How to cook lamb chops
Find all the information you need to cook the perfect lamb chops and steaks, from cooking temperatures to flavour combinations and our best ever recipes.
Lamb chops and steaks should be cooked over a high heat, quickly, and can be quick-roasted, too, depending on how thick they are. Barbecuing, griddling, pan-frying and grilling are all methods that suit chops with an aim to getting lots of colour on the meat and any exposed fat sizzling until brown.
Chops are quick to cook and easy to portion but they differ depending on which part of the lamb they come from.
Lamb chops and steaks
Rack of lamb – This is a trimmed rack of six chops that can either be roasted whole and carved into chops, or cut into cutlets (see below) that can then be quick-cooked.
Lamb cutlets – Taken from the rack of lamb, these neat chops can come with a layer of fat surrounding the eye of the meat that extends to the bone, or they can be French-trimmed to expose the bone. These can be simply pan-fried, griddled or quickly barbecued and sometimes find their way into a casserole.
Lamb lollipops – This is a well-trimmed cutlet that has had the eye of the meat batted out.
Loin chops – Cut from the saddle, these meaty chops have a T-shaped bone in the middle which is so thick the meat is quickly roasted.
Barnsley chops – A double loin chop (see above). A single Barnsley chop is the perfect portion for one.
Chump/rump chops – A boneless slice of the chump, these are very good value and can be pan-fried or barbecued like a steak.
Leg steaks – A cross-section of the leg, these steaks can vary in size and normally have a piece of bone in the middle that the marrow can be eaten out of once cooked. A great steak to barbecue.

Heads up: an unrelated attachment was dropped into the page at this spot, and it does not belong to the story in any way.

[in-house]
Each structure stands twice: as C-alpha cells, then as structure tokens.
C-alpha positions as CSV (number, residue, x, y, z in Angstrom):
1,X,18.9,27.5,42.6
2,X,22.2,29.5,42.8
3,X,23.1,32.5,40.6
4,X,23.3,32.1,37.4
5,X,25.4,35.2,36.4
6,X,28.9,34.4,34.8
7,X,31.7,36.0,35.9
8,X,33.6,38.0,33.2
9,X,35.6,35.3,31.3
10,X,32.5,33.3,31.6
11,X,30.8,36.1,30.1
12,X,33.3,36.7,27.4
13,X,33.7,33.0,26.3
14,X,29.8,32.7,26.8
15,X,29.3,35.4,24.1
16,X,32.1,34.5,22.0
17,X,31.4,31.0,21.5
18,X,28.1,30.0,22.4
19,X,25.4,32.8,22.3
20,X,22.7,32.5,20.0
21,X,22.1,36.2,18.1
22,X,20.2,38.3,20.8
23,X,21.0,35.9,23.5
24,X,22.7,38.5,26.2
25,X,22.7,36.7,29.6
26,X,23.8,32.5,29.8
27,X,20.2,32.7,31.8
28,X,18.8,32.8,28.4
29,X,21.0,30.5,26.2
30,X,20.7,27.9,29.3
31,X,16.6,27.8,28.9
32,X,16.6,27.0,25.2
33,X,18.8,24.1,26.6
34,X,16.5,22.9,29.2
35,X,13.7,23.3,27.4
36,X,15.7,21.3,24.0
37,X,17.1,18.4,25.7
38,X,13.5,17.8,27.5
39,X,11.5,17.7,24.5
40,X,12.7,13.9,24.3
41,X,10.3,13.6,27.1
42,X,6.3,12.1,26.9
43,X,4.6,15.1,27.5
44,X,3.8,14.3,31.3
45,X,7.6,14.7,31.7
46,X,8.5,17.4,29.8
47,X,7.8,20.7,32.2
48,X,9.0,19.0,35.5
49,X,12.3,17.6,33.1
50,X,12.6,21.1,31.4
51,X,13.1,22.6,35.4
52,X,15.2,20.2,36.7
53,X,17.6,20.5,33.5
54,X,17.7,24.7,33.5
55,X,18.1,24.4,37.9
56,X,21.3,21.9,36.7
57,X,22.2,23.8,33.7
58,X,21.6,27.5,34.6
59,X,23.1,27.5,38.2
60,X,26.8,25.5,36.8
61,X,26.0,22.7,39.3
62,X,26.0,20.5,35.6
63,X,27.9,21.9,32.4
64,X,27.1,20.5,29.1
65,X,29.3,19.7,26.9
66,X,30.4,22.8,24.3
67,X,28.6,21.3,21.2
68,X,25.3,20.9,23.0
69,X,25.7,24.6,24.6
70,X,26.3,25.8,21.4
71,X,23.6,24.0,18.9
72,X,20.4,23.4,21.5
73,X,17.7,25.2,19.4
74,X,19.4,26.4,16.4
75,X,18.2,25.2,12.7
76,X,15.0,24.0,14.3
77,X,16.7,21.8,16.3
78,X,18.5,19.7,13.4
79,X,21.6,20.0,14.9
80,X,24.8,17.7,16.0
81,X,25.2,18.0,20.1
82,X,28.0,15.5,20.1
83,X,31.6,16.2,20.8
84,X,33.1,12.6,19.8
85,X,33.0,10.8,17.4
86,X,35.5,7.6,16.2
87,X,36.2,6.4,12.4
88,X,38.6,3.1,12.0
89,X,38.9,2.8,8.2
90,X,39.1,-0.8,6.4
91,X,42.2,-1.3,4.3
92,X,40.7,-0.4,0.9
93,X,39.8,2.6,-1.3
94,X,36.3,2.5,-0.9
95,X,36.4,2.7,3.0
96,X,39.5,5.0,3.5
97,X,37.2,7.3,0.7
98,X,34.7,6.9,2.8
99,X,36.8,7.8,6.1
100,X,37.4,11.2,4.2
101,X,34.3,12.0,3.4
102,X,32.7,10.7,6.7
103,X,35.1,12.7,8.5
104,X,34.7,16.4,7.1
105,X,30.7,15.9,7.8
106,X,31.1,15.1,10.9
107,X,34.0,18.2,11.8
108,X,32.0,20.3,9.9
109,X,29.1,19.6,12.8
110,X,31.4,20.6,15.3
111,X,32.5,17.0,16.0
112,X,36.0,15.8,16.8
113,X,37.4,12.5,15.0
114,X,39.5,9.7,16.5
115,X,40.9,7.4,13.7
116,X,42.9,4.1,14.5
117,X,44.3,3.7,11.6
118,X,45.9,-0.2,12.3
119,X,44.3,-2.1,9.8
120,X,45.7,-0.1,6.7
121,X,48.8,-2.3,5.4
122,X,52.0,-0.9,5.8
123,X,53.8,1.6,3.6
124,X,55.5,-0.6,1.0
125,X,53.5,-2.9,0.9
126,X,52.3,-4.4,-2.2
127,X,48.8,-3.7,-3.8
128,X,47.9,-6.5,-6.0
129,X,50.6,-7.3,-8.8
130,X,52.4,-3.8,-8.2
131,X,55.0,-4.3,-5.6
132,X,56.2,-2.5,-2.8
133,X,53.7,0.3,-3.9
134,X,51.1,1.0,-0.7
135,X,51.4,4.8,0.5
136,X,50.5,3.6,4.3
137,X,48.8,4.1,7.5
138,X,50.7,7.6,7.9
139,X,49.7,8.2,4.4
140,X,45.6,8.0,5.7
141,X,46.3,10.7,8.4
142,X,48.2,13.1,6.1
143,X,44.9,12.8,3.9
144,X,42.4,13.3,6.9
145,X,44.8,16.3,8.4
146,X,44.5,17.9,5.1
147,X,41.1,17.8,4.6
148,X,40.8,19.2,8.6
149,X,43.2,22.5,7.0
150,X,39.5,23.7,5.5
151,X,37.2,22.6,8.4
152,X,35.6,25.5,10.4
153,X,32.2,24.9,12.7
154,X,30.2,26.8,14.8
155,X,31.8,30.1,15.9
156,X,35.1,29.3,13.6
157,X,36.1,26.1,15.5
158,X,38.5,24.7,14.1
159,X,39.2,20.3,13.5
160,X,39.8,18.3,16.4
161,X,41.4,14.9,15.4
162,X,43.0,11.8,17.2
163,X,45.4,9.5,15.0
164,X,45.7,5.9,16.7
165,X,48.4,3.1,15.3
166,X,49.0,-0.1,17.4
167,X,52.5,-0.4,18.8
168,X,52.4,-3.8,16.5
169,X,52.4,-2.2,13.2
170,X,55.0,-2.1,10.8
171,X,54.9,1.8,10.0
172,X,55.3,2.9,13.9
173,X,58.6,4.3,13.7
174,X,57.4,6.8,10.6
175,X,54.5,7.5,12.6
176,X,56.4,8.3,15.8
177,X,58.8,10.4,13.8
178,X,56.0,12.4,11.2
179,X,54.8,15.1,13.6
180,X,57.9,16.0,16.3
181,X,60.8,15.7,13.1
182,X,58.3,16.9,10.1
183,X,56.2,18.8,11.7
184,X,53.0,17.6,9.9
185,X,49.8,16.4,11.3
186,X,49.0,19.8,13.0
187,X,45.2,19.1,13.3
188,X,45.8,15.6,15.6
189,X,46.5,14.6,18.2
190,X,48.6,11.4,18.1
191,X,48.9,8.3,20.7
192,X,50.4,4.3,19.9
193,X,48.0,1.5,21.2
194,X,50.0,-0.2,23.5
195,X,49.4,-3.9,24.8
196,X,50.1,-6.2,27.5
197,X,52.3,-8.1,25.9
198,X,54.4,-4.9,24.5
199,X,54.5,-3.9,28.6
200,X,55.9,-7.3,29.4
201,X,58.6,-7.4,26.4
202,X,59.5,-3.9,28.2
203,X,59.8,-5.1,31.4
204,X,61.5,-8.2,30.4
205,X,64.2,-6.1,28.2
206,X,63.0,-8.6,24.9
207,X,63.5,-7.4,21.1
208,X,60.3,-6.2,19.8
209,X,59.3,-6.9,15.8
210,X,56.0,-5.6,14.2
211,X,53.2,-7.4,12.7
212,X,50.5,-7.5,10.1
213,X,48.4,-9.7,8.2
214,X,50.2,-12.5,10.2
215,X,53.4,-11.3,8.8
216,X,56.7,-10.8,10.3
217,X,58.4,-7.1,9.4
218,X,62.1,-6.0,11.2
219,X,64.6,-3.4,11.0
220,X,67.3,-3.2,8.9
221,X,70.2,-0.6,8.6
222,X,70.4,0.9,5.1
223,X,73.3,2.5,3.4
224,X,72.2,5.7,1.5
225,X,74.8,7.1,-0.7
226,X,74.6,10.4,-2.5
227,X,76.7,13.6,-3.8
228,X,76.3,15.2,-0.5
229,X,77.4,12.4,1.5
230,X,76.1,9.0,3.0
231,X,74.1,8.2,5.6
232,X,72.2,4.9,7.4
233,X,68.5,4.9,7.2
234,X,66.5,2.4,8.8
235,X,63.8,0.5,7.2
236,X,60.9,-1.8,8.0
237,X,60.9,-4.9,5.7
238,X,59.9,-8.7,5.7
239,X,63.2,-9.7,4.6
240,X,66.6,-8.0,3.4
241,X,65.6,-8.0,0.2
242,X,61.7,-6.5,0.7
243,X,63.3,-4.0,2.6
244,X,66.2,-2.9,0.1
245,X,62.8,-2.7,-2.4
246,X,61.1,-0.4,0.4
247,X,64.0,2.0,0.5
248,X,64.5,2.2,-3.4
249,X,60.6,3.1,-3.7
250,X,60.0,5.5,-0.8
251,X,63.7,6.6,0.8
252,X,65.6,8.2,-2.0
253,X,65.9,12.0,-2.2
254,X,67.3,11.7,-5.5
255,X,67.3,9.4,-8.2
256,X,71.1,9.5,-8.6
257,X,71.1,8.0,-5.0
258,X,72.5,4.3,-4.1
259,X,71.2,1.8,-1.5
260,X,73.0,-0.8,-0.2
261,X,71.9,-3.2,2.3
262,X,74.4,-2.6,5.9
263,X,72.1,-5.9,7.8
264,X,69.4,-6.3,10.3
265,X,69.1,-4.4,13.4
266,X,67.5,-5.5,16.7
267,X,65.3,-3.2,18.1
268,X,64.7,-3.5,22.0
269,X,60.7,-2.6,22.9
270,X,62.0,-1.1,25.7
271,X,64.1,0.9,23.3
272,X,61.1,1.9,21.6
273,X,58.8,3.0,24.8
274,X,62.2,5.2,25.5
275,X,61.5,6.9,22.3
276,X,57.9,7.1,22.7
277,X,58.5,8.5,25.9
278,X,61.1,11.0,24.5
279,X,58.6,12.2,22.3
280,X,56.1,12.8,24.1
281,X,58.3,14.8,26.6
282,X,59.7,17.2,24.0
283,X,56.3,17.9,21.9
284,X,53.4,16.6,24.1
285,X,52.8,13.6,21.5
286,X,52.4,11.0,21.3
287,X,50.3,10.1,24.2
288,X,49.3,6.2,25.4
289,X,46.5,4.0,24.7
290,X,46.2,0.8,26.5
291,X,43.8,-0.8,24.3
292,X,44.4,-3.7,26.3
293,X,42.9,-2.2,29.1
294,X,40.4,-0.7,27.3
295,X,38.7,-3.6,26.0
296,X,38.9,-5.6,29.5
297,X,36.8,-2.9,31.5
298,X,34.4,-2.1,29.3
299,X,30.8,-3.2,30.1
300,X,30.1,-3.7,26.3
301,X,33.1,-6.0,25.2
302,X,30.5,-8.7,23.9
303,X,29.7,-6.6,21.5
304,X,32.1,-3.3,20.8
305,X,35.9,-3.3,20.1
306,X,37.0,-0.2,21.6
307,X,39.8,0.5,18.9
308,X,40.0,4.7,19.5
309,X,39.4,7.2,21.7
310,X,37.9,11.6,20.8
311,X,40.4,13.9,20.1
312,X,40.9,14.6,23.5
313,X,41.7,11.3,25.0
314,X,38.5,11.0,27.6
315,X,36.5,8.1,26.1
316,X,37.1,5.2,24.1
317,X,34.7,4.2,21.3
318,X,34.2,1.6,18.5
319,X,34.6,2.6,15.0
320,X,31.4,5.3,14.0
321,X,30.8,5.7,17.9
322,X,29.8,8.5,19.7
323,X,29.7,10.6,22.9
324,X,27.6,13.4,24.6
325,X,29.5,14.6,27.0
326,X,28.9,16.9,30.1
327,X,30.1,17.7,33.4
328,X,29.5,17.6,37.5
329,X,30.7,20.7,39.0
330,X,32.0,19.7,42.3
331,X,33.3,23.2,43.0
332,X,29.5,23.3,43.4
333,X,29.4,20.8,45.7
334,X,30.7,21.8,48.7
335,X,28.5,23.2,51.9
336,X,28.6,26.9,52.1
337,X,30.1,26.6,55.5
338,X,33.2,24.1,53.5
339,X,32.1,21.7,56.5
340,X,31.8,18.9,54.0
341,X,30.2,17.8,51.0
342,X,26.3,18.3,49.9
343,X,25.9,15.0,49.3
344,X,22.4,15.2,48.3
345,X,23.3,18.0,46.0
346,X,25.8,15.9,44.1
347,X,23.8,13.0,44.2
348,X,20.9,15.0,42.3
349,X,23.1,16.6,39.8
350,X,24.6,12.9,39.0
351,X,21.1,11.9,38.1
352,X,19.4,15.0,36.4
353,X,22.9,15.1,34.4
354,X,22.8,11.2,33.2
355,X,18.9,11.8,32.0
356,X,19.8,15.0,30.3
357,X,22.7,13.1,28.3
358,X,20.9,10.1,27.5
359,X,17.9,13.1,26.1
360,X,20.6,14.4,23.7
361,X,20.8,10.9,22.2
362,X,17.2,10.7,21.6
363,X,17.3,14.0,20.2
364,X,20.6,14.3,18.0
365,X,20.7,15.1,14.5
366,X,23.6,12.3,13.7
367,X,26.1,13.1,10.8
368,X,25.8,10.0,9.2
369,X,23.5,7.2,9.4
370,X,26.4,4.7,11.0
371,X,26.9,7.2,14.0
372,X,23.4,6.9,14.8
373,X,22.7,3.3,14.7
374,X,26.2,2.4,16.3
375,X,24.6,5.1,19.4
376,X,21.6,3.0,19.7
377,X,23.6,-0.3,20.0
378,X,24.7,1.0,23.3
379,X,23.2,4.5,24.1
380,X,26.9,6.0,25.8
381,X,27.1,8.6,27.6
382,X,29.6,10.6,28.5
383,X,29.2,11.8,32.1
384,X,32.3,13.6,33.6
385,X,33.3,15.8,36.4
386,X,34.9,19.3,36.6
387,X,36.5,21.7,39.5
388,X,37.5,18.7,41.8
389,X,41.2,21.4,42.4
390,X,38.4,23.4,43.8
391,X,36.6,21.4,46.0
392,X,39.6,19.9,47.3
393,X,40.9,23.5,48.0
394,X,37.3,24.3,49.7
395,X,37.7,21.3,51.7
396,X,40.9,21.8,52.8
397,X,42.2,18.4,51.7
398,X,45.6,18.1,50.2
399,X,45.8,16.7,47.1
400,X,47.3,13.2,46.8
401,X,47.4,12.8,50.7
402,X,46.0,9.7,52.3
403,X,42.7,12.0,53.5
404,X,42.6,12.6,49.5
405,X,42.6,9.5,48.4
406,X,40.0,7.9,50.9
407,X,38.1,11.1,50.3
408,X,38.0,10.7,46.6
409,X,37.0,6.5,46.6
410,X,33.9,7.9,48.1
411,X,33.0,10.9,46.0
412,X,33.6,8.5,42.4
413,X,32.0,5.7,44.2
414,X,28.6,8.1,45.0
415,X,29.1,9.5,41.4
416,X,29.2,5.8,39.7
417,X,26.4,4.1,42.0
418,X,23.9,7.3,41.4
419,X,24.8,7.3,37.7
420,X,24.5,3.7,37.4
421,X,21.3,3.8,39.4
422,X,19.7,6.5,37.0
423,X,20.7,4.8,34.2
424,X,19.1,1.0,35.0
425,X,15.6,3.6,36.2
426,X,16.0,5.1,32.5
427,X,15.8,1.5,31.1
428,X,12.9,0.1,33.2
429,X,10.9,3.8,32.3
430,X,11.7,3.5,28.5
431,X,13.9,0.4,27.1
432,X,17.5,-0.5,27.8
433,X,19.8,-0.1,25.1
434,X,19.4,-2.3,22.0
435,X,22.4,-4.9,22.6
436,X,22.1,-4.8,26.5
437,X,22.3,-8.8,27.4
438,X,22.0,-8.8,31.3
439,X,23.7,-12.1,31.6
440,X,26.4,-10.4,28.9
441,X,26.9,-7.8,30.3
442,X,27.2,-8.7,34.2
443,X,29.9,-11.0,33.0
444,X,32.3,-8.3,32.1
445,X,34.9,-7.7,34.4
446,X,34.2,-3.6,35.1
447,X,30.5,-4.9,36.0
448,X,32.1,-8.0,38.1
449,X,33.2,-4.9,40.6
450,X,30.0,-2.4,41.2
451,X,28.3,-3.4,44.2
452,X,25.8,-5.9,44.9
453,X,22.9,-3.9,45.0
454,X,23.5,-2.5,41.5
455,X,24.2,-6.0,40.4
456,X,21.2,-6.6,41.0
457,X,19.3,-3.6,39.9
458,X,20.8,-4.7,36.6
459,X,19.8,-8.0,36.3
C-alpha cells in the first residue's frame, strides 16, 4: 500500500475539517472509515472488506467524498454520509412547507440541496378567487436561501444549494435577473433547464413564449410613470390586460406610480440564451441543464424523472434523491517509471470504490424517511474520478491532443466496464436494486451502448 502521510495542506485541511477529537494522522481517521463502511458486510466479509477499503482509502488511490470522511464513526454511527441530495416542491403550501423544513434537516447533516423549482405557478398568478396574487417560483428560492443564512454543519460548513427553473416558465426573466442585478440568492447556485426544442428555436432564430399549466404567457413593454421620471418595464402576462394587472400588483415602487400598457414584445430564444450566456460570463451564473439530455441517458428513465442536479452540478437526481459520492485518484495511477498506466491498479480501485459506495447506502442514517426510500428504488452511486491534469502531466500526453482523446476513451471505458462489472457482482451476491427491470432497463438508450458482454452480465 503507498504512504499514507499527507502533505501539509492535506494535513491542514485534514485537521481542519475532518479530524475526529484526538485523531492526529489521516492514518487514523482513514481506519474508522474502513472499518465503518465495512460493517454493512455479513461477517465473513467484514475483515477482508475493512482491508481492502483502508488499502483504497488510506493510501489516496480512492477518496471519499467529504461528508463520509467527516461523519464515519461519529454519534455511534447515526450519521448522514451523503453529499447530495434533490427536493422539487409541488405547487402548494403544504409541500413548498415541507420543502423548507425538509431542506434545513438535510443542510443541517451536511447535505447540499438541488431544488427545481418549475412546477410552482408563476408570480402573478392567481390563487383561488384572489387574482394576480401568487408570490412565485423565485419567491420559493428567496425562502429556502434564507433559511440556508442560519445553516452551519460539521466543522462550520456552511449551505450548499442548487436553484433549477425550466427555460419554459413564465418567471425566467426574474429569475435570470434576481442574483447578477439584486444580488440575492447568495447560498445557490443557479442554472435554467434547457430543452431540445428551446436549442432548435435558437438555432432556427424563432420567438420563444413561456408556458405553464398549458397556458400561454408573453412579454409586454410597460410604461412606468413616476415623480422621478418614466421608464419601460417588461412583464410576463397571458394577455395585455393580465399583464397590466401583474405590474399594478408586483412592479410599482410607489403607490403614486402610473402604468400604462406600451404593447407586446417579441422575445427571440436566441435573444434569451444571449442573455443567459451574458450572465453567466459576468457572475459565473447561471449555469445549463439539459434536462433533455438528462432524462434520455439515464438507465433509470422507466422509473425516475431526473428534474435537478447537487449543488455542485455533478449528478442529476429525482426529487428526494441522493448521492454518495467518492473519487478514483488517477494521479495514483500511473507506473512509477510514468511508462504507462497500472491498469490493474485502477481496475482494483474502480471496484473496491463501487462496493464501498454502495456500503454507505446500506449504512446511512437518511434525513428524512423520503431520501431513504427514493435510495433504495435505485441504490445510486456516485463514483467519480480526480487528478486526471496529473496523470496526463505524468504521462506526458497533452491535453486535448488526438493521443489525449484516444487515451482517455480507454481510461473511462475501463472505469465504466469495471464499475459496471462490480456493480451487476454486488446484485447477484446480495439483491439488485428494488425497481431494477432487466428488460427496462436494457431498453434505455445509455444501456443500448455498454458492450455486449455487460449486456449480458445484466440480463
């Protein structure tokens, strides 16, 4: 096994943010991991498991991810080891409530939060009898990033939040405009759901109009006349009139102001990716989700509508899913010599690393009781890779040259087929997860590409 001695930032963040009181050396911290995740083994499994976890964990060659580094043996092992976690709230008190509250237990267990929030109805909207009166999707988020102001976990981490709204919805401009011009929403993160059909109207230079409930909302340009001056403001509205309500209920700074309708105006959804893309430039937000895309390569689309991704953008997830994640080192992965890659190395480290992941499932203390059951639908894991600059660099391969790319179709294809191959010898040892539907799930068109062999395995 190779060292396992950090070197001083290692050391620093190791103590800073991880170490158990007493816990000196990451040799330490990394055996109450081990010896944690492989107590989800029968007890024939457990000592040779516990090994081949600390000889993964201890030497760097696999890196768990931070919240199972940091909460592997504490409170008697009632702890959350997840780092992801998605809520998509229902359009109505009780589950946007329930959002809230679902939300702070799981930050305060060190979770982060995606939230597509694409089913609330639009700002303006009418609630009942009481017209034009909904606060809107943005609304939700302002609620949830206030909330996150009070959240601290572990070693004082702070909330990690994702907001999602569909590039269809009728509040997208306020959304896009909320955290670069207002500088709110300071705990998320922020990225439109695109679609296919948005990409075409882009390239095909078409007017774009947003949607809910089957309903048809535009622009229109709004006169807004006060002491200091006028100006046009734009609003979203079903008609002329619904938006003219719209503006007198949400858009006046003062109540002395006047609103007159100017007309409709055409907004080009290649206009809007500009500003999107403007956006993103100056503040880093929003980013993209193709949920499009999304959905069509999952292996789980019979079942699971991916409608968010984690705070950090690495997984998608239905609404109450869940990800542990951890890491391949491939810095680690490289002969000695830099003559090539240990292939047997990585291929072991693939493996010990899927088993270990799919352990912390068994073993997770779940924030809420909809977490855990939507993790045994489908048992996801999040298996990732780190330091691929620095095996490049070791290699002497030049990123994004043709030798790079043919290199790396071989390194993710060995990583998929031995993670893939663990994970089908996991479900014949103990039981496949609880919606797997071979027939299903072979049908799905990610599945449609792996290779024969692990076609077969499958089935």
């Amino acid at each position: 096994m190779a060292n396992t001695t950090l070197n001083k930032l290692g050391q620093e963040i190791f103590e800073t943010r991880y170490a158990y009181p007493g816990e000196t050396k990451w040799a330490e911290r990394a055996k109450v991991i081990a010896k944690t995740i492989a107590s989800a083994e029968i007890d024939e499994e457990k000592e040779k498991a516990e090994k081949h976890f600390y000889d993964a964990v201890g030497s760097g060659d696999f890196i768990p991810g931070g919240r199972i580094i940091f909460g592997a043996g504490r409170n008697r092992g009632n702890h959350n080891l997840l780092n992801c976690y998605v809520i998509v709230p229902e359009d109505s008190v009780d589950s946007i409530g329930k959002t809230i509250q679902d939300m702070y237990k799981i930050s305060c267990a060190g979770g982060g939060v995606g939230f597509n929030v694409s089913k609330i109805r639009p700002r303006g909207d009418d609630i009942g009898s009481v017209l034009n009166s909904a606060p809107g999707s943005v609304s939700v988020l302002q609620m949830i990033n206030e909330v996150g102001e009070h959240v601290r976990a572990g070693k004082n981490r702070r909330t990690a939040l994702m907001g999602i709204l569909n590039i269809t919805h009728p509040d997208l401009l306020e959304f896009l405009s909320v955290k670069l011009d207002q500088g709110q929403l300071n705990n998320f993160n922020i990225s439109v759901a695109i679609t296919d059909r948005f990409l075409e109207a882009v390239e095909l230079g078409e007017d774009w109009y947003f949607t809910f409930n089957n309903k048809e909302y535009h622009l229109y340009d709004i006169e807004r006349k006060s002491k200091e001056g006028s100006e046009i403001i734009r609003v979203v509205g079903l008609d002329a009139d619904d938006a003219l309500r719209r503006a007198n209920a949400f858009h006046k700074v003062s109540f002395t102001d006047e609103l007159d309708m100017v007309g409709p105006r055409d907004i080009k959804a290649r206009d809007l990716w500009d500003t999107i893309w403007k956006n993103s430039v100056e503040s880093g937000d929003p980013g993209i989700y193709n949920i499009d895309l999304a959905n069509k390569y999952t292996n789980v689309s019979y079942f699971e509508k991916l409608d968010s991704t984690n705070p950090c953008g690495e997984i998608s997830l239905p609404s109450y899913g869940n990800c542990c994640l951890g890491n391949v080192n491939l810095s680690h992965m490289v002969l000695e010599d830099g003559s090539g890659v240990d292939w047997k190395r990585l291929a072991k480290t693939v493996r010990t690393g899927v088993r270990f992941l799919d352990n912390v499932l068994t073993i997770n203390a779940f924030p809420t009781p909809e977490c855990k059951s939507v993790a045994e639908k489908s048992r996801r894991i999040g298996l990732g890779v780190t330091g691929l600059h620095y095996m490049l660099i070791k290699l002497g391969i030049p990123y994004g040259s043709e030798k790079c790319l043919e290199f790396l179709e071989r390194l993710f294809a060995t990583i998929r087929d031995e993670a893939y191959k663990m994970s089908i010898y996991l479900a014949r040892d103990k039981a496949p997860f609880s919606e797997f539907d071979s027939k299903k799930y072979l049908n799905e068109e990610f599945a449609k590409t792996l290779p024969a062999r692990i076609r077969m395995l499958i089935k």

Lamb chops and steaks take well to being marinated. Here are some classic flavours from around the world to include in marinades and rubs, either all together or in different combinations:
British – capers, rosemary and/or thyme, or served with redcurrant jelly or mint sauce
Mediterranean – garlic, olives, anchovies, lemon, basil
North African – cinnamon, saffron, chilli, cumin
Indian – cinnamon, turmeric, coriander, ginger, lime, cumin, curry paste, garam marsala, yogurt
Ovens perform differently and barbecuing or pan-frying lamb often involves guesswork. The only way to tell how well it’s cooked is with a digital cooking thermometer.
50C – very rare
55C – medium rare
60C – medium (pink)
65C – medium well
72C – well done
Lamb, hogget, mutton and goat
‘Lamb’ is meat from an animal that’s under a year old, hogget is an older lamb (1-2 years) and mutton is the meat from a fully-grown sheep (2 years +). British goat meat is becoming more readily available and is generally sold at the same age as lamb. Chops and steak from lamb, hogget, mutton and goat are interchangeable, but hogget and mutton have a stronger, more developed flavour and the meat from goat is a bit richer than lamb.
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